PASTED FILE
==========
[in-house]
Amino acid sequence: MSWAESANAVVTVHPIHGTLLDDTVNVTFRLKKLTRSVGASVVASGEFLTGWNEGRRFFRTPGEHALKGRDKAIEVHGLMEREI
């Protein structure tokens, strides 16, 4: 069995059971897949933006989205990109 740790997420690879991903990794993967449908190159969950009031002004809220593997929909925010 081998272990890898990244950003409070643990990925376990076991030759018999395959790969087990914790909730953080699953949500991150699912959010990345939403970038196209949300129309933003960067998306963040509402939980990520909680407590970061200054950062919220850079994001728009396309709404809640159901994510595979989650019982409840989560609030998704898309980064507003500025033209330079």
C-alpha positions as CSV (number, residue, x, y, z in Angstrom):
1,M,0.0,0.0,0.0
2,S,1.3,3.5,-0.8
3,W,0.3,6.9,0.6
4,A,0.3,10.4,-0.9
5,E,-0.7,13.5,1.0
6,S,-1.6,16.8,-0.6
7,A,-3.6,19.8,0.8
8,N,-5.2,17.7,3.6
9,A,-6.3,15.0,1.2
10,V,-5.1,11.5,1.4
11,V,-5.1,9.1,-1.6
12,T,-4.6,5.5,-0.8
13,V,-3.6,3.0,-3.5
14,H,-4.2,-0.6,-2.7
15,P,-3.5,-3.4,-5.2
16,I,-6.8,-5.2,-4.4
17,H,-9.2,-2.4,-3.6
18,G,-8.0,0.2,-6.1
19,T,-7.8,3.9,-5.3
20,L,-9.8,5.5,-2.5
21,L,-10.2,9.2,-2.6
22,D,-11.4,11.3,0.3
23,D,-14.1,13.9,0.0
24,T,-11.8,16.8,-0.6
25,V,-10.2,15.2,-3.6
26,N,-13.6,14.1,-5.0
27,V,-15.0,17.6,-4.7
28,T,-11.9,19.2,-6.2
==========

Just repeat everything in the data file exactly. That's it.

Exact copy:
[in-house]
Amino acid sequence: MSWAESANAVVTVHPIHGTLLDDTVNVTFRLKKLTRSVGASVVASGEFLTGWNEGRRFFRTPGEHALKGRDKAIEVHGLMEREI
């Protein structure tokens, strides 16, 4: 069995059971897949933006989205990109 740790997420690879991903990794993967449908190159969950009031002004809220593997929909925010 081998272990890898990244950003409070643990990925376990076991030759018999395959790969087990914790909730953080699953949500991150699912959010990345939403970038196209949300129309933003960067998306963040509402939980990520909680407590970061200054950062919220850079994001728009396309709404809640159901994510595979989650019982409840989560609030998704898309980064507003500025033209330079």
C-alpha positions as CSV (number, residue, x, y, z in Angstrom):
1,M,0.0,0.0,0.0
2,S,1.3,3.5,-0.8
3,W,0.3,6.9,0.6
4,A,0.3,10.4,-0.9
5,E,-0.7,13.5,1.0
6,S,-1.6,16.8,-0.6
7,A,-3.6,19.8,0.8
8,N,-5.2,17.7,3.6
9,A,-6.3,15.0,1.2
10,V,-5.1,11.5,1.4
11,V,-5.1,9.1,-1.6
12,T,-4.6,5.5,-0.8
13,V,-3.6,3.0,-3.5
14,H,-4.2,-0.6,-2.7
15,P,-3.5,-3.4,-5.2
16,I,-6.8,-5.2,-4.4
17,H,-9.2,-2.4,-3.6
18,G,-8.0,0.2,-6.1
19,T,-7.8,3.9,-5.3
20,L,-9.8,5.5,-2.5
21,L,-10.2,9.2,-2.6
22,D,-11.4,11.3,0.3
23,D,-14.1,13.9,0.0
24,T,-11.8,16.8,-0.6
25,V,-10.2,15.2,-3.6
26,N,-13.6,14.1,-5.0
27,V,-15.0,17.6,-4.7
28,T,-11.9,19.2,-6.2